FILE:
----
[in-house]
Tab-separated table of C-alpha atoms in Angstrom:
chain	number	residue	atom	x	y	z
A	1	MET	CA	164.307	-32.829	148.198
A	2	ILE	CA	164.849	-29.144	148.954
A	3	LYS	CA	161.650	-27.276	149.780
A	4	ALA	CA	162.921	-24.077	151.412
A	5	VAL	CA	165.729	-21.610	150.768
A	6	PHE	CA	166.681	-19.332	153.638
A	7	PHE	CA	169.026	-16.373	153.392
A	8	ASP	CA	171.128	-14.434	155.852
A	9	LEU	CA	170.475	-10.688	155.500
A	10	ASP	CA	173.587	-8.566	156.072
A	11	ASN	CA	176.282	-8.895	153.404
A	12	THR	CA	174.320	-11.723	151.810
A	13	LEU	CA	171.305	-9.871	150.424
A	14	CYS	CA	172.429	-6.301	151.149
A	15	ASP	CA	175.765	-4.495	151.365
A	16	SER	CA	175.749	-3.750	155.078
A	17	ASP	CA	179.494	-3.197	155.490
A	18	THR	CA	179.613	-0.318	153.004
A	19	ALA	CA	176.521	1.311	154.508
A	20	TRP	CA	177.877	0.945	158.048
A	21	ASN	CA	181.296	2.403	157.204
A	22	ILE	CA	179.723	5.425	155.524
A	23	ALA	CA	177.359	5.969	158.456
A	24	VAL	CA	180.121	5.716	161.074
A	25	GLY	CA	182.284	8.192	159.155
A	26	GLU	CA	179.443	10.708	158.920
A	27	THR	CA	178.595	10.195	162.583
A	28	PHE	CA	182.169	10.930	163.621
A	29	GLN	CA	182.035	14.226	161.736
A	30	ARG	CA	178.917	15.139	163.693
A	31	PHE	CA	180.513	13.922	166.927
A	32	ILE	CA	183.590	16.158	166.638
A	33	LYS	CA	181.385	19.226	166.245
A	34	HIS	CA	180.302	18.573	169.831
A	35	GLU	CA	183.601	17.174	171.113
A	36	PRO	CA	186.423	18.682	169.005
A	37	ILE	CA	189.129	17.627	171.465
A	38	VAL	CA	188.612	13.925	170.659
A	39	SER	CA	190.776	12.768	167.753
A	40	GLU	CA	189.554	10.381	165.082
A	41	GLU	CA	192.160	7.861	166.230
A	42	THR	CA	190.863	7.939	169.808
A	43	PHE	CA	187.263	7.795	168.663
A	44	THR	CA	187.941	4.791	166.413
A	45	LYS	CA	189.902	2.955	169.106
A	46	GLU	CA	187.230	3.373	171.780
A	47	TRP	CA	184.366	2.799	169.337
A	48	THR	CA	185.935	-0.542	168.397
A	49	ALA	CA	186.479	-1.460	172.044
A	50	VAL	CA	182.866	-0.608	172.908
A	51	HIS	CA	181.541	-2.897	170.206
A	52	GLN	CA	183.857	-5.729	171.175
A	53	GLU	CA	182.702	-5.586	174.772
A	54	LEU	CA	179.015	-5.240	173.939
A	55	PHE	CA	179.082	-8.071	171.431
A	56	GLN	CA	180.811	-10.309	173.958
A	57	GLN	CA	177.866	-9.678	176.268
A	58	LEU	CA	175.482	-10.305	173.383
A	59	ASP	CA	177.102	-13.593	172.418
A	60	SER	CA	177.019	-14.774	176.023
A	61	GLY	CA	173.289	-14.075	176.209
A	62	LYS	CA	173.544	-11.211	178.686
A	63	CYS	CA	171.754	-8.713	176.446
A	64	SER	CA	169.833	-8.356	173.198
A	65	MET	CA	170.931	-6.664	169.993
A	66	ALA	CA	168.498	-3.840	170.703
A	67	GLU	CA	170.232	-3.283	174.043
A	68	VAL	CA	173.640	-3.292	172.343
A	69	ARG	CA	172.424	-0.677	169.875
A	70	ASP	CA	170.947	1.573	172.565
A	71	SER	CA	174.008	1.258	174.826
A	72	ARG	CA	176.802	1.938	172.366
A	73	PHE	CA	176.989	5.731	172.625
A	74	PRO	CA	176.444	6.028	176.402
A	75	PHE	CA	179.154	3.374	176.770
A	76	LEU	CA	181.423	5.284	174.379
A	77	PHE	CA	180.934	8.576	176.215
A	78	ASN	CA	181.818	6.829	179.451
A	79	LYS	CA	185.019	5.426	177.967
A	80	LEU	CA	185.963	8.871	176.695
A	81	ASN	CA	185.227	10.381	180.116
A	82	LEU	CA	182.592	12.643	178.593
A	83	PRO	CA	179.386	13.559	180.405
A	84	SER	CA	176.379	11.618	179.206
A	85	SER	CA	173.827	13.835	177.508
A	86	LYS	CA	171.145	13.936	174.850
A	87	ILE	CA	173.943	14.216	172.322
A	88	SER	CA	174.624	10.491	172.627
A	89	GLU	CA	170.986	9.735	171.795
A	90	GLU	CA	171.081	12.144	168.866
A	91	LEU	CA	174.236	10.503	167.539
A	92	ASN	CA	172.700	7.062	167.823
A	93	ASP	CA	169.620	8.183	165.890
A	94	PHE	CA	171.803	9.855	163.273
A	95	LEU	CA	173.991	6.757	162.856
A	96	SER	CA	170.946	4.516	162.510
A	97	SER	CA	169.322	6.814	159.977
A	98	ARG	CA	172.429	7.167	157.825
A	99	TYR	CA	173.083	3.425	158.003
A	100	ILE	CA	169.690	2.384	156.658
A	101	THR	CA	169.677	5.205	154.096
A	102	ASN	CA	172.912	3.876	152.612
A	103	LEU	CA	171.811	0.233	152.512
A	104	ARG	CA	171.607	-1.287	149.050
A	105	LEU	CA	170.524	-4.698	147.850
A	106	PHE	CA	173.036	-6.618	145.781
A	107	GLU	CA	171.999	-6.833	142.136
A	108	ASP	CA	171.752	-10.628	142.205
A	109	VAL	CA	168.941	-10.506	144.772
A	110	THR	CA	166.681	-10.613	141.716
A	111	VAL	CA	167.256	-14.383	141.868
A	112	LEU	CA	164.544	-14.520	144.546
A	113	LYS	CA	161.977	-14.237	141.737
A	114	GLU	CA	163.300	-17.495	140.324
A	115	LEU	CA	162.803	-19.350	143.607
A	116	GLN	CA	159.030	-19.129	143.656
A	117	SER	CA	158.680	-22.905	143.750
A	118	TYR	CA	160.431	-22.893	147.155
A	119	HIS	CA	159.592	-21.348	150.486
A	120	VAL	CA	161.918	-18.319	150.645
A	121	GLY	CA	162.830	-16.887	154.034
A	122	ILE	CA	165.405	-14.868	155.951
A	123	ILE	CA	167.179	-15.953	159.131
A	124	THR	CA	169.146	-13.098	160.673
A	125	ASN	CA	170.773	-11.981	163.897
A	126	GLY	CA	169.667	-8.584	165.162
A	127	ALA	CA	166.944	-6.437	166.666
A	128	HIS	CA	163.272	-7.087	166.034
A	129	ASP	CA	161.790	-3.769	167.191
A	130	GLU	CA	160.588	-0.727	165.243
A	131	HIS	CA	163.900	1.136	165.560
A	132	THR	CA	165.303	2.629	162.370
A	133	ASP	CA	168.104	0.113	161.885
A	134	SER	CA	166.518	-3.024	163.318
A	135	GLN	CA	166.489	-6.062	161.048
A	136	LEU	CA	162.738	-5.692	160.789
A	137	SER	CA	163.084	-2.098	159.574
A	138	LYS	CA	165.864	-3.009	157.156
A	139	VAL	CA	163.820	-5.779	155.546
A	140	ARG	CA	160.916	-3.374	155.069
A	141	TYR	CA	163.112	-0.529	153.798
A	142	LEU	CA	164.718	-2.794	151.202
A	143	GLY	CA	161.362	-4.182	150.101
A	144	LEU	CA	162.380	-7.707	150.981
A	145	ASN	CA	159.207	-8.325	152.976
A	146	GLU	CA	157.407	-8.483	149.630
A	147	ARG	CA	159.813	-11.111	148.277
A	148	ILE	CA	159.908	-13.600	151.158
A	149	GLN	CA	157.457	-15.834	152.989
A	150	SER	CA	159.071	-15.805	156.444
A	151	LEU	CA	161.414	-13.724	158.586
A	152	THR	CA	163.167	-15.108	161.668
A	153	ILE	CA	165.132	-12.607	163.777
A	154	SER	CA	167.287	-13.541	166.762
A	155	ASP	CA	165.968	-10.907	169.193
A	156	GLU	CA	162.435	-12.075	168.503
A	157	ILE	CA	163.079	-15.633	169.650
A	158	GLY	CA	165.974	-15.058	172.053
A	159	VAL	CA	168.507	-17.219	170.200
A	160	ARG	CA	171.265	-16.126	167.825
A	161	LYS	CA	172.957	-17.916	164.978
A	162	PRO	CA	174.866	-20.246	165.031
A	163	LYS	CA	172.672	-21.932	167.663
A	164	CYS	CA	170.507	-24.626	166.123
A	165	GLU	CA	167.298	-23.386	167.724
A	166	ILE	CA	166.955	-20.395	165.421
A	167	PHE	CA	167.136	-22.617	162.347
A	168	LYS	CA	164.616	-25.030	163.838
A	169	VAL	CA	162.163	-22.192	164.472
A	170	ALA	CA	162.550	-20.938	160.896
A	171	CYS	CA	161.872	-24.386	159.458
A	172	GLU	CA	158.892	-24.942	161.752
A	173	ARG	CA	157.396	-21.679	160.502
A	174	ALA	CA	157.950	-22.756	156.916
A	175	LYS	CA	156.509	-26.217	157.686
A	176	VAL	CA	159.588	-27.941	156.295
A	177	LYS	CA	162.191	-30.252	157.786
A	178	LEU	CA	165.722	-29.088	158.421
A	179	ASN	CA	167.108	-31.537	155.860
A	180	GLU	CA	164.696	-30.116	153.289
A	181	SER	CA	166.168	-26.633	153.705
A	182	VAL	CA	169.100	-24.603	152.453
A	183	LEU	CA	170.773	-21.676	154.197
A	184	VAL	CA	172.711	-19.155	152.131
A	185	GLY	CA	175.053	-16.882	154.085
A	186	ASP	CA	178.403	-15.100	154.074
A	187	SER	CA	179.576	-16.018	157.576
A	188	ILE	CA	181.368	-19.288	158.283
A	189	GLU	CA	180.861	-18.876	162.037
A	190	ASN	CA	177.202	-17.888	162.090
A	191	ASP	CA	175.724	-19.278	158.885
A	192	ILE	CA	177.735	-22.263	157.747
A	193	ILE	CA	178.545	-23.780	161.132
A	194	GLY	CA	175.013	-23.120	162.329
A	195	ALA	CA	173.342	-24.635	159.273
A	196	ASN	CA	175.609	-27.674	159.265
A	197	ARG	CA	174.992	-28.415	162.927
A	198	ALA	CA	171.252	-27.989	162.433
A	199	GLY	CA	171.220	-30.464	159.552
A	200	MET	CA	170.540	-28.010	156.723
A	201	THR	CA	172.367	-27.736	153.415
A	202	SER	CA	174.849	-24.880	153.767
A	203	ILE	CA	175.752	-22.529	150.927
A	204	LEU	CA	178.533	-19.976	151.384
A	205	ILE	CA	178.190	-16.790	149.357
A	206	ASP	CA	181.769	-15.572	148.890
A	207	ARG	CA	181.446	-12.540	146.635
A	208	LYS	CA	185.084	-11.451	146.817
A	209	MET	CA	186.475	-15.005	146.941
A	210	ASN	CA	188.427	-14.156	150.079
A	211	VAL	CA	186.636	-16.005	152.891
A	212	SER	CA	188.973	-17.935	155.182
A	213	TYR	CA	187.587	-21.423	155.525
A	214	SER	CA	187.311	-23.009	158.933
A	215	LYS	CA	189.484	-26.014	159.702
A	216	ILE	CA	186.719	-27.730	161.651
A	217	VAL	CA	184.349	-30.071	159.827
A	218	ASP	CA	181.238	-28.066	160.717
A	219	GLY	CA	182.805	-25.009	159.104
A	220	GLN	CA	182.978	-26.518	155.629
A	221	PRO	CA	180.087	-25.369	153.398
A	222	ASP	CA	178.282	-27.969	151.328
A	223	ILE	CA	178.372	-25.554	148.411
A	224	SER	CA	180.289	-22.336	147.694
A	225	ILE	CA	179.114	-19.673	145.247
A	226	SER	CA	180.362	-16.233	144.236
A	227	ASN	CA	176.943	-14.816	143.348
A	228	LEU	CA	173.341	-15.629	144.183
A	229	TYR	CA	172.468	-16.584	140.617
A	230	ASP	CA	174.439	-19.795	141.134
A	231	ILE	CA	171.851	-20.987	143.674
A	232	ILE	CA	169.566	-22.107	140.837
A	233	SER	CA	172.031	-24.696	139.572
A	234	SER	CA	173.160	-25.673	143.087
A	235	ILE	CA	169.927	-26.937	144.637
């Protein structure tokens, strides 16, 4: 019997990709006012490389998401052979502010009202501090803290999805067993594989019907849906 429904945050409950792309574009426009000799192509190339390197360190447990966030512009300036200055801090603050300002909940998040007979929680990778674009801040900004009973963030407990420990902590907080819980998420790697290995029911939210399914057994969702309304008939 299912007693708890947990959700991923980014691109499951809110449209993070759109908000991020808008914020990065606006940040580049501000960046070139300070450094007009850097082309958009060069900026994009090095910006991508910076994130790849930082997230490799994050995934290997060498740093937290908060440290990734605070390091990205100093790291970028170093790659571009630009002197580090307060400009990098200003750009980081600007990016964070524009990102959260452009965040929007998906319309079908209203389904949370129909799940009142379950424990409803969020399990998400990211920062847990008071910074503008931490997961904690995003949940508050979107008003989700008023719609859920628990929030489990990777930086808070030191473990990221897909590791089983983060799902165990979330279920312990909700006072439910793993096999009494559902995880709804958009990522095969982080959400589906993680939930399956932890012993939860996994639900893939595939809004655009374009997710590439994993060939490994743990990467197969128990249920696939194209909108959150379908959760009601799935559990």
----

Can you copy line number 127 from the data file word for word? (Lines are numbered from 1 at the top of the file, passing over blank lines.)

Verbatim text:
A	124	THR	CA	169.146	-13.098	160.673